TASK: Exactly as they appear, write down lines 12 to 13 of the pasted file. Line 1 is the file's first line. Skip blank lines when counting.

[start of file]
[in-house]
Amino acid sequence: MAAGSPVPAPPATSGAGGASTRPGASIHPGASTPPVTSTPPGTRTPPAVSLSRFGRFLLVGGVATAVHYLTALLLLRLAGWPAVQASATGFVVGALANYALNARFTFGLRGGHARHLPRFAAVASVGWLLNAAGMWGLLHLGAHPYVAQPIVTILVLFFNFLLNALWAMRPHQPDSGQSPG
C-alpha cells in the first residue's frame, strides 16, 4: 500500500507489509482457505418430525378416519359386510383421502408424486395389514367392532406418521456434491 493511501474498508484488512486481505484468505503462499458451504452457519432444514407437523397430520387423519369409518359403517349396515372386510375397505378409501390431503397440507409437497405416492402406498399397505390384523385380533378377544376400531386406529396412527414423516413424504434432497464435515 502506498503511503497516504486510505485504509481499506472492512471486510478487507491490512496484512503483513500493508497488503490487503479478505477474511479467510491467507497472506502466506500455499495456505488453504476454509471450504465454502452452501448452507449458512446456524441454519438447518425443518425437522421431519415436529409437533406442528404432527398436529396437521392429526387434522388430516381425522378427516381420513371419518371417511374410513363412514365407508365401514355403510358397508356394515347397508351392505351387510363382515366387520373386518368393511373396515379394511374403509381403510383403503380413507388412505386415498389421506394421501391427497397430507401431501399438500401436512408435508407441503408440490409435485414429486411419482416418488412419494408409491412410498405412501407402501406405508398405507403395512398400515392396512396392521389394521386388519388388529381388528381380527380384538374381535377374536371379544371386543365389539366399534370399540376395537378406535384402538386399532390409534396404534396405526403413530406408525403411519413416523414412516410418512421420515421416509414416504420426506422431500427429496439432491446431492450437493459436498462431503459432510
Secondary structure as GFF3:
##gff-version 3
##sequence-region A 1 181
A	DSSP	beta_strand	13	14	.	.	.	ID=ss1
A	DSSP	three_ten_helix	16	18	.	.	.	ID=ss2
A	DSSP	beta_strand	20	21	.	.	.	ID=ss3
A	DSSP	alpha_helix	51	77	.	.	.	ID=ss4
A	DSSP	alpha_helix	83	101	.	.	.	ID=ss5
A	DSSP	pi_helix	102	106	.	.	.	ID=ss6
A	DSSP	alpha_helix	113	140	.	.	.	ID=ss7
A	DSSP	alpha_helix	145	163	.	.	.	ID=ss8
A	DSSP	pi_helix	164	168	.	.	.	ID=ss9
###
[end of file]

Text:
A	DSSP	pi_helix	102	106	.	.	.	ID=ss6
A	DSSP	alpha_helix	113	140	.	.	.	ID=ss7